Alligator Gar in Tennessee

Alligator Gar are among the largest freshwater fishes found throughout North America and attain the largest size of all gar species.  The largest Alligator Gar ever documented was over 8ft in length and weighed over 300 pounds.  They are also a long-lived species with individuals often exceeding 60 years of age.

The Alligator Gar once occurred throughout the Mississippi River Basin from the Gulf of Mexico to Ohio and outside of the Mississippi River basin in several coastal drainages of the Gulf of Mexico. 

The historic range within Tennessee once included all the waters of the Mississippi River basin in West Tennessee including the Mississippi River, Obion River, Forked Deer, Hatchie River, Loosahatchie River, Wolf River, and Reelfoot Lake.  

Due to lost and declining populations in Tennessee, they are listed as a protected species


Tennessee has 4 different species of gar in the state including Alligator Gar, Spotted Gar, Longnose Gar, and Shortnose Gar. 

Alligator Gar have a distinct short, wide snout (like an alligator when viewed from above) compared to all other species (see below). 

Longnose Gar have a much longer, narrower snout.

Spotted Gar have dark spots on the head and body. 

Shortnose Gar are similar in appearance to Spotted Gar but lack the dark spots found on the head. 

From left, Alligator Gar, Longnose Gar, Spotted Gar, Shortnose Gar. Photo from Etnier, David A., and Wayne C. Starnes. The Fishes of Tennessee. Knoxville: University of Tennessee Press, 1993.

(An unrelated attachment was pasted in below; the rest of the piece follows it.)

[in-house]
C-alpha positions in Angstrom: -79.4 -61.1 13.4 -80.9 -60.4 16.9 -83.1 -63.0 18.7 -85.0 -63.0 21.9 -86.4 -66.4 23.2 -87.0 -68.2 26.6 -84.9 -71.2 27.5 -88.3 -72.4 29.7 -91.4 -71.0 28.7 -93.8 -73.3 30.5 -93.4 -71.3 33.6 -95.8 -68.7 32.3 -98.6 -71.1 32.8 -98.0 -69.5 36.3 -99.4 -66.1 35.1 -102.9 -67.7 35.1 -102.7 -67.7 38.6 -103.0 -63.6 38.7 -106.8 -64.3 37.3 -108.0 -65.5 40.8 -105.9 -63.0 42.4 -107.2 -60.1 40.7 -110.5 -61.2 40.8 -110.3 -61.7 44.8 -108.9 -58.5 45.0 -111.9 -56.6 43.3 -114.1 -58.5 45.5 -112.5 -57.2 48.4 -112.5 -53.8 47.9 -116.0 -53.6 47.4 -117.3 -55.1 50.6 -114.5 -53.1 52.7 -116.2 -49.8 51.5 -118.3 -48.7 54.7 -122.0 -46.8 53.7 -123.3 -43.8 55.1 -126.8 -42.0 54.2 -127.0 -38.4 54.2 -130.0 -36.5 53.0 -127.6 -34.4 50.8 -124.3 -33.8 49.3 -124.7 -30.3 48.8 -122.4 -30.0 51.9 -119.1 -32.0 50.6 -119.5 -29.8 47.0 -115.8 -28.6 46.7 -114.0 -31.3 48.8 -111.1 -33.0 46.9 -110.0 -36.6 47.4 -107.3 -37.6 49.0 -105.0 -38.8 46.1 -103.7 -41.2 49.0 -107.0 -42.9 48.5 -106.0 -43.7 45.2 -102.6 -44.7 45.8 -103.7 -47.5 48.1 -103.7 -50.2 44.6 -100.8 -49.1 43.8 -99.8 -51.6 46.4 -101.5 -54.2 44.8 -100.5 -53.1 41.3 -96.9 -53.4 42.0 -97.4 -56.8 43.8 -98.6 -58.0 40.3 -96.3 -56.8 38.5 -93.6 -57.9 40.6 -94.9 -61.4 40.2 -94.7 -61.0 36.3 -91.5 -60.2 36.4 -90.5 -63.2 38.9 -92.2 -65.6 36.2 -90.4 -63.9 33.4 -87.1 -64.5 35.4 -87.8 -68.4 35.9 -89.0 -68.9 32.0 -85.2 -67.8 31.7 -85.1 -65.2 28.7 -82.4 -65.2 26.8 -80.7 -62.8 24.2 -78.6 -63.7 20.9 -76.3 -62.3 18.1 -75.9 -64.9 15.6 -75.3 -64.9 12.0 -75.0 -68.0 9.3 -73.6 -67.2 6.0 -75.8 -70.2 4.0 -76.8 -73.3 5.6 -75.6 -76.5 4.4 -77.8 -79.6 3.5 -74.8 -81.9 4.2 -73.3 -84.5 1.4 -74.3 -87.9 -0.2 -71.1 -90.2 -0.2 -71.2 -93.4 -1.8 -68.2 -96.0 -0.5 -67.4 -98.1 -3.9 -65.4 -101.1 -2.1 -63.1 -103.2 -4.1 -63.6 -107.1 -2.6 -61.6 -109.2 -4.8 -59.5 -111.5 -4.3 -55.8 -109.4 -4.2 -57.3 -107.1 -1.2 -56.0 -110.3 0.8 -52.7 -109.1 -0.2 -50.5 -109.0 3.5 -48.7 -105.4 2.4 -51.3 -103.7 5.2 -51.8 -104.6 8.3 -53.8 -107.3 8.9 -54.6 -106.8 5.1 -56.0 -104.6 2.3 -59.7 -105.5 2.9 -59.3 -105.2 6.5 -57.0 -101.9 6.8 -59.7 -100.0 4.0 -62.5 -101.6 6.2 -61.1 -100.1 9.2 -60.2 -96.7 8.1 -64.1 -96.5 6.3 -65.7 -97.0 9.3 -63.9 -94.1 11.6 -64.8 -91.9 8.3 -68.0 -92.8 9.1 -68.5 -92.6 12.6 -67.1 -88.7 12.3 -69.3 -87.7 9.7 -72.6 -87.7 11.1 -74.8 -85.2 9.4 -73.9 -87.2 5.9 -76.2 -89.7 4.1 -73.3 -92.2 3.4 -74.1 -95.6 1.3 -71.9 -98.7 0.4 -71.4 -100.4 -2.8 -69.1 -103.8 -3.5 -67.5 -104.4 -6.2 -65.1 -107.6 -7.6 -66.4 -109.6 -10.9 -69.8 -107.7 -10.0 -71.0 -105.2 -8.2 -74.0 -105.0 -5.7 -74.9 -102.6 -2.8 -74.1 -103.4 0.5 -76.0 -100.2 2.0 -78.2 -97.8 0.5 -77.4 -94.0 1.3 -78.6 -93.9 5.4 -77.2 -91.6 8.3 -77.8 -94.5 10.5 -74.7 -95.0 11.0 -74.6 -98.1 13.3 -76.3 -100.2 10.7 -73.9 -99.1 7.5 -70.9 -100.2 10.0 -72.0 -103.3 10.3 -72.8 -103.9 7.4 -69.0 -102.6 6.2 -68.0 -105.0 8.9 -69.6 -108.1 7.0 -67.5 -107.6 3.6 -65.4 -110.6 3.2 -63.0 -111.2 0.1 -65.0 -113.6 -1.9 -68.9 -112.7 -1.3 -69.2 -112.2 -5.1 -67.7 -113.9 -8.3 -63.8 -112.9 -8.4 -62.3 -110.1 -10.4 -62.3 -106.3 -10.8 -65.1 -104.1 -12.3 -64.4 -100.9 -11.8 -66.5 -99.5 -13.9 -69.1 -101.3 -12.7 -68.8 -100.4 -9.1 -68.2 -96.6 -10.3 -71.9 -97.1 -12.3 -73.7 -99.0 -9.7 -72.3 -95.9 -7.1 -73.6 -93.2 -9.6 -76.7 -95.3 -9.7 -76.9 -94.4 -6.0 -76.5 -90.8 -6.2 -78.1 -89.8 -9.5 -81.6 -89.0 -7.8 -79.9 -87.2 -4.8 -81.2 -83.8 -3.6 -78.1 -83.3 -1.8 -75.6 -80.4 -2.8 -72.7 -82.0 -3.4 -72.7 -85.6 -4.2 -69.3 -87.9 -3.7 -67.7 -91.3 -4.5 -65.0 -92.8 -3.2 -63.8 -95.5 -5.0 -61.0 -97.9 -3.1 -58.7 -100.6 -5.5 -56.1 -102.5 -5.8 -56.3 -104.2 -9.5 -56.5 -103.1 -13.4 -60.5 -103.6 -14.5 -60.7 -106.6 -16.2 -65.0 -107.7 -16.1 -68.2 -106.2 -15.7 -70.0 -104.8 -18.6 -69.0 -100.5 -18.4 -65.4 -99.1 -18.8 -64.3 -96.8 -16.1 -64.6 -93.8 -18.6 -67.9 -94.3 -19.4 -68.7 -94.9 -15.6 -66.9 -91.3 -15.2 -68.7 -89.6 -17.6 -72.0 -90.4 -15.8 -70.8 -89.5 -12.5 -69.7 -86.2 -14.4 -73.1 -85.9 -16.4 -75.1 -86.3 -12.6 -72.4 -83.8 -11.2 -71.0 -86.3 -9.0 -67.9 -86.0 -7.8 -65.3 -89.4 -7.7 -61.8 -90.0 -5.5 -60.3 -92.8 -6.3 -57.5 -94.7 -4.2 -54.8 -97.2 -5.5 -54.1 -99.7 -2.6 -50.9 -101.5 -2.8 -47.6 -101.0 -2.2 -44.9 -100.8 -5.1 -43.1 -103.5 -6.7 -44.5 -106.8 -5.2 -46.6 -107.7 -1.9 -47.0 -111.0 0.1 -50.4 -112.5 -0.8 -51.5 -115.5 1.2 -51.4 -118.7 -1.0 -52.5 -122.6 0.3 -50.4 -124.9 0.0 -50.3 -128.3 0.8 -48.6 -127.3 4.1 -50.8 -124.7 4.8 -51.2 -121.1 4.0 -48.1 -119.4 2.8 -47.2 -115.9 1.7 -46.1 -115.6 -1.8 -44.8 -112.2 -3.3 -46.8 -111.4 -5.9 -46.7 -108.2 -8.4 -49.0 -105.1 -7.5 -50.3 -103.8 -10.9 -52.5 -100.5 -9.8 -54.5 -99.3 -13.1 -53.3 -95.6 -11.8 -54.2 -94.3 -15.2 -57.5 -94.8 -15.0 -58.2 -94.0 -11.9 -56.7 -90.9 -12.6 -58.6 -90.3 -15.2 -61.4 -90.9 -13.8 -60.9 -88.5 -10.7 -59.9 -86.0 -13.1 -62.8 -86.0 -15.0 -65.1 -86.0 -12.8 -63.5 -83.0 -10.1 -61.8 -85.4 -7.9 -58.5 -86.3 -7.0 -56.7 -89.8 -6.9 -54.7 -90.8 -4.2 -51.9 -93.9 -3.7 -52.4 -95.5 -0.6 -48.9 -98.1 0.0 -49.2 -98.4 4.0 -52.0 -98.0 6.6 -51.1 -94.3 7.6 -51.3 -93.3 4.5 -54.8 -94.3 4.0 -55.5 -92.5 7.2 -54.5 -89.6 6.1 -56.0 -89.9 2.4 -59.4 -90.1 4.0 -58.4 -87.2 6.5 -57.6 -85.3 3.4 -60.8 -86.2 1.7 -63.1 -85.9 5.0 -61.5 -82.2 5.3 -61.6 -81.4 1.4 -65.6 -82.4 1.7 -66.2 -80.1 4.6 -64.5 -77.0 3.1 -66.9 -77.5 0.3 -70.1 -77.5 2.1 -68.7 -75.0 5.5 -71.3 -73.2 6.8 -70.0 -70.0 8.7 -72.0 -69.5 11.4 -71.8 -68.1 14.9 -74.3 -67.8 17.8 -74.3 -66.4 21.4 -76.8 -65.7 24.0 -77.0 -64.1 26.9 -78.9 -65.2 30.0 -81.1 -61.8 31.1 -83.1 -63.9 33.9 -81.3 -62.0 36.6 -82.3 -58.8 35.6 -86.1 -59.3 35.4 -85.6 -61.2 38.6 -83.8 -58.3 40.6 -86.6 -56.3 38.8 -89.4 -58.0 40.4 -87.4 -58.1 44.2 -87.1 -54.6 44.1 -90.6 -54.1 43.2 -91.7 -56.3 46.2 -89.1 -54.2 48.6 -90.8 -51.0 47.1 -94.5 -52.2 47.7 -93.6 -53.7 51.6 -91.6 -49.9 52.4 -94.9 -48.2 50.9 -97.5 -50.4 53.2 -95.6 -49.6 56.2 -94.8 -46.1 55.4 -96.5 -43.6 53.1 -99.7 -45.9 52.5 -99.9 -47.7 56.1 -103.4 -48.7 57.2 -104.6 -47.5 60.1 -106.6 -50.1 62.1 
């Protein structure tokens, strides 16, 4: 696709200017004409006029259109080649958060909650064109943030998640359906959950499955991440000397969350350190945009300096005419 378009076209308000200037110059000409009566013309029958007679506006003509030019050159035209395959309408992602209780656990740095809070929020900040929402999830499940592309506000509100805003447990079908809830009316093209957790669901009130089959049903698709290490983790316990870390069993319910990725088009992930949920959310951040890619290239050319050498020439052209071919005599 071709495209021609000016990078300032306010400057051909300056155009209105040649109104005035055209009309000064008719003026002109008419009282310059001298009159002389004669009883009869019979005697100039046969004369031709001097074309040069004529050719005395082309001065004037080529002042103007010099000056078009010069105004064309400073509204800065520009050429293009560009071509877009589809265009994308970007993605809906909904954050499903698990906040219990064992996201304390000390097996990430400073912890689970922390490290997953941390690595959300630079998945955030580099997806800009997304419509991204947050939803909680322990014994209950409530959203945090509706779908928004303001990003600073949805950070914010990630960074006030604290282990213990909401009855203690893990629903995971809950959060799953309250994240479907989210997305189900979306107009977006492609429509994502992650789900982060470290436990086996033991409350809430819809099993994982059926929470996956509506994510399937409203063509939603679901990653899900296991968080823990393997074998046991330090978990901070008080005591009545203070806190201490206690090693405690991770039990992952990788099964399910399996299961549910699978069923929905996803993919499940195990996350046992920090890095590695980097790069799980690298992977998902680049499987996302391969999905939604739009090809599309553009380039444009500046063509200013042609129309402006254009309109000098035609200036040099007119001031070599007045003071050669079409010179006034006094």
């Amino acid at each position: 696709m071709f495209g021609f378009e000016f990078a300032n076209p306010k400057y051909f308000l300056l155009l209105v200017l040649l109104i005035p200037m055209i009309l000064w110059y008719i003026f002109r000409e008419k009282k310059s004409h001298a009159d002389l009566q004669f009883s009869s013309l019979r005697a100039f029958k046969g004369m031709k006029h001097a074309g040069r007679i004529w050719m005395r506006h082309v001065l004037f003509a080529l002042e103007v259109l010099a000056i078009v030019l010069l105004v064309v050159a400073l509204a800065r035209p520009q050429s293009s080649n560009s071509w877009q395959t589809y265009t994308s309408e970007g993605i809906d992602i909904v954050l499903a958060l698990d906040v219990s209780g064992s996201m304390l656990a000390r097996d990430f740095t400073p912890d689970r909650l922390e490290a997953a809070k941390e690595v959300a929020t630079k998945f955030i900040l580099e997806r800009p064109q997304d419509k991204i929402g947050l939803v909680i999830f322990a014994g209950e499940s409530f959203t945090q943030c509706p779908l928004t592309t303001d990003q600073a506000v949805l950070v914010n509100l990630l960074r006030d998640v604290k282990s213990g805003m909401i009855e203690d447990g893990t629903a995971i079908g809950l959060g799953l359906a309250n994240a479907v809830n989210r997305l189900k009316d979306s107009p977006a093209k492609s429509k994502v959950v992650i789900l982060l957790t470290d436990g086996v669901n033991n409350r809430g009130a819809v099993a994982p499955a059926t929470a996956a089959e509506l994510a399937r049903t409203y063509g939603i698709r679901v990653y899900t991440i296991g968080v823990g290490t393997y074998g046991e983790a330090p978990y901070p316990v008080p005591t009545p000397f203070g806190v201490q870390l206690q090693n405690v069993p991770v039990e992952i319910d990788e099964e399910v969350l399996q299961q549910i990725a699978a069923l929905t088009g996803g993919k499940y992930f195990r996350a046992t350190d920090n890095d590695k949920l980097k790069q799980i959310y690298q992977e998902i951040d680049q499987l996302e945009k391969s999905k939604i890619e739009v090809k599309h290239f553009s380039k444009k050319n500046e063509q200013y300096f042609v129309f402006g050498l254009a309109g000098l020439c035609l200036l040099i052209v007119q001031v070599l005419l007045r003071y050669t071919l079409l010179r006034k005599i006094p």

Reporting Your Catch is Important for Conservation

The current status of Alligator Gar across West Tennessee is unknown.  You cannot specifically fish for or target Alligator Gar, so they must be released if caught.  However, TWRA encourages anglers to report pertinent information from incidental catches, such as the date and location of capture, and the length of the Alligator Gar. 

This data will provide important distribution, movement, and growth information needed to monitor Alligator Gar populations in West Tennessee. In appreciation for reporting this information, anglers will receive an Alligator Gar Certificate.

This information will help us learn more about the species in the state.  Submit your information by either:

1) Filling out and submitting the Alligator Gar Angler Report Form

2) Emailing information to

3) Calling the Fisheries Division at 615-781-6575

Frequently Asked Questions

  • Aren’t all gar Alligator Gar?
    All gar are not Alligator Gar.  Tennessee has 4 different species of gar including the Alligator Gar, Spotted Gar, Longnose Gar, and Shortnose Gar.
  •  Where do they live?

     The native range of Alligator Gar in Tennessee once included the Mississippi River, and its oxbows and tributaries such as the Hatchie, Loosahatchie, Obion, Forked Deer, and Wolf Rivers.  Alligator Gar are not known to occur in middle or east Tennessee.

  • Do Alligator Gar eat all the sportfish like bass and crappie?

    Alligator Gar primarily feed on fishes such as buffalo, carp, and shad.  Although they can eat sportfish like bass and crappie it is relatively uncommon and does not pose a threat to their populations.  For example, many of Texas’s most famous bass fishing lakes such as Sam Rayburn and Toledo Bend have healthy Alligator Gar populations.
  • Are Alligator Gar a threat to humans?
    There have been no confirmed attacks on humans. In fact, they are quite sluggish.  Just be careful if you do accidentally catch one because they have a mouth full of teeth and are covered in sharp, bony scales.
  • Can I fish for or bowfish for them?
    No.  Alligator Gar are a protected species in Tennessee and cannot be targeted.  If you do incidentally catch one, please take a quick picture and release it.  If you send TWRA your catch information, we will send you a certificate commemorating your catch.